Greek filmmaker Yorgos Lanthimos’ (“The Lobster,” “The Killing of a Sacred Deer”) outlandish surrealism finds a home in the somewhat fictionalized court of Queen Anne with “The Favourite,” a deliciously tawdry black comedy that’s also a surprisingly affecting period drama.
This is not your typical Oscar-bait historical drama, the kind with formally fancy costumes and stilted Queen’s English dialogue. Quite the opposite: “The Favourite” is an unapologetically profane, bracingly biting and wildly compelling tale of royal power plays fueled by three virtuoso women portraying refreshingly complex women.
In 18th-century England, the mercurial Anne (Olivia Colman), beset by chronic health problems as well as grief over the loss of 17 children (whom she memorializes with pet rabbits named for each one), may be queen, but she doesn’t really rule. The country is primarily run by the hardnosed Lady Sarah Churchill (Oscar winner Rachel Weisz), the monarch’s longtime friend, closest adviser and secret lover.
England is embroiled in a costly war with France that it behooves Lady Sarah to continue, given her husband’s (Mark Gattis) high-ranking military position and her close alliance with Prime Minister Godolphin (James Smith).
The balance of power shifts when Sarah’s cousin Abigail (Oscar winner Emma Stone, showing off a spot-on English accent), impoverished and abused due to her father’s gambling habits, arrives at the palace. Sarah initially sends her to the kitchens to serve as a lowly scullery maid, but when the Abigail sneaks into the queen’s chambers to apply a homemade ointment to the royal’s painful sores, she earns favor with the queen and Sarah.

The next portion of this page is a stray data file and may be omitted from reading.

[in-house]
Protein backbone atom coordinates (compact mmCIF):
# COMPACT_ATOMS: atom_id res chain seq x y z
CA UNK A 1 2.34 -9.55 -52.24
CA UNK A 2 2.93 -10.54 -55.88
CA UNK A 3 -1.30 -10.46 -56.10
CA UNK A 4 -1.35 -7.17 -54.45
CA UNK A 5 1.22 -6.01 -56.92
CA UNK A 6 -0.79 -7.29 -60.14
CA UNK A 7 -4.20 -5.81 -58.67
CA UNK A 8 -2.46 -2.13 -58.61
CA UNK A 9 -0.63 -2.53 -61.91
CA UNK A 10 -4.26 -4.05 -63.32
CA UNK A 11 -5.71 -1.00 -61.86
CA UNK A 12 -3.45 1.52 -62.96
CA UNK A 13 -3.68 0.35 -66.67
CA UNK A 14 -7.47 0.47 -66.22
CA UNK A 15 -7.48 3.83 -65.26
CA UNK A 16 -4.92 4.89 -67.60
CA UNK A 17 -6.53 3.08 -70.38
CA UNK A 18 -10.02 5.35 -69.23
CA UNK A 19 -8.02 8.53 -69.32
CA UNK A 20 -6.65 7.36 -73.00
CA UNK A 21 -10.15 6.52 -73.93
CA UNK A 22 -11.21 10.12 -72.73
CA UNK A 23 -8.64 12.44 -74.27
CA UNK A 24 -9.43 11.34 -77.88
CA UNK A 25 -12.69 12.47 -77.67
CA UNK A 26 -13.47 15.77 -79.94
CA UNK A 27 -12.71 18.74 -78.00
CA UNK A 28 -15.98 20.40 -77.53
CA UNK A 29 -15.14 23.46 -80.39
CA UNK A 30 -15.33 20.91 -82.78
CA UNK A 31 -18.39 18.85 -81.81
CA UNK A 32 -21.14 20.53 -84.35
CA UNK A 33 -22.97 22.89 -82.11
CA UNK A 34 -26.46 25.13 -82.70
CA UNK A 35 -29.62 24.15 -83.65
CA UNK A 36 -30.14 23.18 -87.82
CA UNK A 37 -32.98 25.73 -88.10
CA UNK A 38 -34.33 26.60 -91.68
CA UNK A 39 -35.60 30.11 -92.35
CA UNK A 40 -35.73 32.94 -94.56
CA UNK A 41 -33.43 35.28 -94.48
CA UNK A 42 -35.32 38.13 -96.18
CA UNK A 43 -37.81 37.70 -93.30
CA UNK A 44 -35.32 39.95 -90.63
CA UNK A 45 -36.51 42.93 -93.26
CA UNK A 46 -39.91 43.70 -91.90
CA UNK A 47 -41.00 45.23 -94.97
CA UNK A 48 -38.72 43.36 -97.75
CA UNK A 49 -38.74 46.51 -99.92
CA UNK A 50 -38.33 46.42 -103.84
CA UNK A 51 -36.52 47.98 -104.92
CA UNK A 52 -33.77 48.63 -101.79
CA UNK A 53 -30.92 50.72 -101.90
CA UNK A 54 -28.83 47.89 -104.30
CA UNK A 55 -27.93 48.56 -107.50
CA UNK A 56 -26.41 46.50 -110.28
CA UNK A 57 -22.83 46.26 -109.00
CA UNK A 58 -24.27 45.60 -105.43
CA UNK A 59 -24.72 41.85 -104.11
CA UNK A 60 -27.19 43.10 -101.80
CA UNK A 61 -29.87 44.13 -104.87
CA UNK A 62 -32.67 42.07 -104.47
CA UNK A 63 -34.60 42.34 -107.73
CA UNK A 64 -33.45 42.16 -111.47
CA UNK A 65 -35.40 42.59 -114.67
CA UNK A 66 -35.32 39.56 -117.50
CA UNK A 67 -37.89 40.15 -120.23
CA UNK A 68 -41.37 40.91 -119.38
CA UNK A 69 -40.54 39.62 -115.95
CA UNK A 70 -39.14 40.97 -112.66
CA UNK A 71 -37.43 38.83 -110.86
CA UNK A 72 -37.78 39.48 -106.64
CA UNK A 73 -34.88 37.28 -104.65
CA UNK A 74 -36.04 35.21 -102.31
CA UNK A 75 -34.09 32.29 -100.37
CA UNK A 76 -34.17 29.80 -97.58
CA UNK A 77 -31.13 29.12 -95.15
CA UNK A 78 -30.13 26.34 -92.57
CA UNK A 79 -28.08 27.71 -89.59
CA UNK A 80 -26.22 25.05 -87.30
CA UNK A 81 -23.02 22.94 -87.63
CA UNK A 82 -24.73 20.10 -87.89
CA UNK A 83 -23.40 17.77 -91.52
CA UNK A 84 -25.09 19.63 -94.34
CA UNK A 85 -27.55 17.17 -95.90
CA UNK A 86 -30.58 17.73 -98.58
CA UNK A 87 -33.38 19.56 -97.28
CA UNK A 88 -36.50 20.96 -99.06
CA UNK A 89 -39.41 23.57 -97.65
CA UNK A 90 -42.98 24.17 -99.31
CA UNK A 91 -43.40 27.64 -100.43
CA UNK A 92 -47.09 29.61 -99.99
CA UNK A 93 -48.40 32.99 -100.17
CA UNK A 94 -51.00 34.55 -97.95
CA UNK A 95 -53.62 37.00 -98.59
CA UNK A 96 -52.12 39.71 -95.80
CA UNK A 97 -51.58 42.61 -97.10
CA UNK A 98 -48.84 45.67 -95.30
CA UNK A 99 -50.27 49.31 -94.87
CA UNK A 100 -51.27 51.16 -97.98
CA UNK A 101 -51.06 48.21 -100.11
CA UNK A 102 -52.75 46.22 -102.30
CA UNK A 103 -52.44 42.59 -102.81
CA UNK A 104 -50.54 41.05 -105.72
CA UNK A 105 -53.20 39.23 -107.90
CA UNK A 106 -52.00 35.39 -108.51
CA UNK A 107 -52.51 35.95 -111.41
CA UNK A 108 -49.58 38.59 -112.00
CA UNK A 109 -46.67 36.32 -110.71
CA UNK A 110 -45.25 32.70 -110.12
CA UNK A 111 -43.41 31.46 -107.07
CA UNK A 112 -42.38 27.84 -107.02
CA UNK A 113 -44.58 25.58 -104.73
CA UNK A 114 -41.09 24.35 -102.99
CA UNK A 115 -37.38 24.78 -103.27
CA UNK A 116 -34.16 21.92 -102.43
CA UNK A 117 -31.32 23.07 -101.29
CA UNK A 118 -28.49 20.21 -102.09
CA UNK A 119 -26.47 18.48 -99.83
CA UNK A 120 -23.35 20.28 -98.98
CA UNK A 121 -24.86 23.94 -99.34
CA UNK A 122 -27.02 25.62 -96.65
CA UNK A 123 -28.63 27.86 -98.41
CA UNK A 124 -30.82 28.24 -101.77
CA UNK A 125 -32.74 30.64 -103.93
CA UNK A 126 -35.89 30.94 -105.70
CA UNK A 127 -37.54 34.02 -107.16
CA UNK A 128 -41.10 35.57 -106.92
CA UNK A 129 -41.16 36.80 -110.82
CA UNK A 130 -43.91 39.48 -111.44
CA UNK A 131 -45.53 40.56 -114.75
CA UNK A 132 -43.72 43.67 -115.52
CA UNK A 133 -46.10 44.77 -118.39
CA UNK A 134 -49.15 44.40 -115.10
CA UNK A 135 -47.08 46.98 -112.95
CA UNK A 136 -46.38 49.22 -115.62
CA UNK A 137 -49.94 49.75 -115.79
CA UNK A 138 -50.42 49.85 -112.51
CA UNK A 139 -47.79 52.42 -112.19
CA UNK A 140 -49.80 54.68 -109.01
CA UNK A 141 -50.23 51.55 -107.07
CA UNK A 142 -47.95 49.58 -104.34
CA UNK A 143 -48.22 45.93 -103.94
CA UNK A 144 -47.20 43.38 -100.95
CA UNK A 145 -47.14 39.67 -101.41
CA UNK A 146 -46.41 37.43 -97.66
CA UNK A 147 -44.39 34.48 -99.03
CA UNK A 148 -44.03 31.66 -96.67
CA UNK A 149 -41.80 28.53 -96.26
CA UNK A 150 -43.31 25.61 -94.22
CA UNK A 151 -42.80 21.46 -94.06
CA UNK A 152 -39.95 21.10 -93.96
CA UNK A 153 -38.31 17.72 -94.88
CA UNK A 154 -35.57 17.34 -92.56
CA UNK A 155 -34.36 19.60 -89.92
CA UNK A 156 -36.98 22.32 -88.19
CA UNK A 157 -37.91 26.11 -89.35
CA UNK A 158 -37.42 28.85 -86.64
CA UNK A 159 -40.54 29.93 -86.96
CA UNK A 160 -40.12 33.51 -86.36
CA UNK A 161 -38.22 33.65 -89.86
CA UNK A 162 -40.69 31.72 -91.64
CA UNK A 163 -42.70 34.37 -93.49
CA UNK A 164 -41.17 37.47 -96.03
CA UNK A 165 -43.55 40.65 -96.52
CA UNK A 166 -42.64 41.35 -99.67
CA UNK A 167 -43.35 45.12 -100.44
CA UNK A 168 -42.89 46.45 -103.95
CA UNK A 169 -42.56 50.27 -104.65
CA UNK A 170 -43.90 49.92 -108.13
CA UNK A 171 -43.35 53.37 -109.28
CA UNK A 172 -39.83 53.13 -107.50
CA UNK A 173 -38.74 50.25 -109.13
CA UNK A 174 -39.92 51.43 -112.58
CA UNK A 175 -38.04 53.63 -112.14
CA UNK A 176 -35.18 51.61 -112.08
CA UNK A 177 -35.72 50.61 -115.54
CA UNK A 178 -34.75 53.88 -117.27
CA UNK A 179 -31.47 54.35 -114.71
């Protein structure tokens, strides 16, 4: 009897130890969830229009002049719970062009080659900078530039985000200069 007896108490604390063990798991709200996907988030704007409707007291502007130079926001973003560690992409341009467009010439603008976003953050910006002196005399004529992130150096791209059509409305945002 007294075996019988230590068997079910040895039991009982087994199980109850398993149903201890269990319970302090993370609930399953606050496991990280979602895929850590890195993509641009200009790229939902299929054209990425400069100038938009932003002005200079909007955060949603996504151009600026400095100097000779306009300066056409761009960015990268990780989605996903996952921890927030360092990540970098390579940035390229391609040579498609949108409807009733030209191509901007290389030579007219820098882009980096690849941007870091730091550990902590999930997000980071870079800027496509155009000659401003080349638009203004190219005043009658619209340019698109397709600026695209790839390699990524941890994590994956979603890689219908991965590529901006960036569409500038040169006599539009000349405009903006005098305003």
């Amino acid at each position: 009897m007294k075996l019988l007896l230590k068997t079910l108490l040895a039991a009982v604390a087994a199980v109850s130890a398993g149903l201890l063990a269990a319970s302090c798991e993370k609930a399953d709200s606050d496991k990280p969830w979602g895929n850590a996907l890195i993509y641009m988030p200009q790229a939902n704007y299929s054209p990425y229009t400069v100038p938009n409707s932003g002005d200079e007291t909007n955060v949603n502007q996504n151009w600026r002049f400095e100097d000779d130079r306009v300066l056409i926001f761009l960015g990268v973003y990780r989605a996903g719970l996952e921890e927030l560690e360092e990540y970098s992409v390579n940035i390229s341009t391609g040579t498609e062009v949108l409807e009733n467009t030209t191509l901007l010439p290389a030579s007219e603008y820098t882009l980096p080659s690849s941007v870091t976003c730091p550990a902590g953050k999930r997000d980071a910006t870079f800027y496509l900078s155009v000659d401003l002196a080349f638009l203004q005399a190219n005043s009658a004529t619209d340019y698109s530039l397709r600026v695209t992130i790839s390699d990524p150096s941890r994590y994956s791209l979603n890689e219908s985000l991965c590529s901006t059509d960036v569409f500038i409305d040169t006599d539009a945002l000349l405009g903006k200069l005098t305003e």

As her foppish political opponent, Harley (Nicholas Hoult), ratchets up the pressure to end the war, Lady Sarah turns more of her attention to affairs of state, leaving Abigail and Anne to forge a close friendship that leads to a fierce rivalry for the title of the queen’s “Favourite.”
The screenplay by Deborah Davis and Tony McNamara boldly blends fact and fiction with innuendo and anachronism. Likewise, three-time Oscar-winning costume maven Sandy Powell accessorizes the usual extravagant period regalia with contemporary couture designs, while cinematographer Robbie Ryan offsets lighting reminiscent of a Rembrandt painting with distorted fisheye lensing. Fiona Crombie’s production design is as sumptuous as one of Queen Anne’s cakes, with hints of rot just under the topping of finery.
Lanthimos outfits his costume drama in gaudy trappings like f-bombs, love triangles and duck races, but thanks to the bravura trio of actresses, “The Favourite” offers underneath a simple, timely, all-too-human tale of jealousy, survival and power.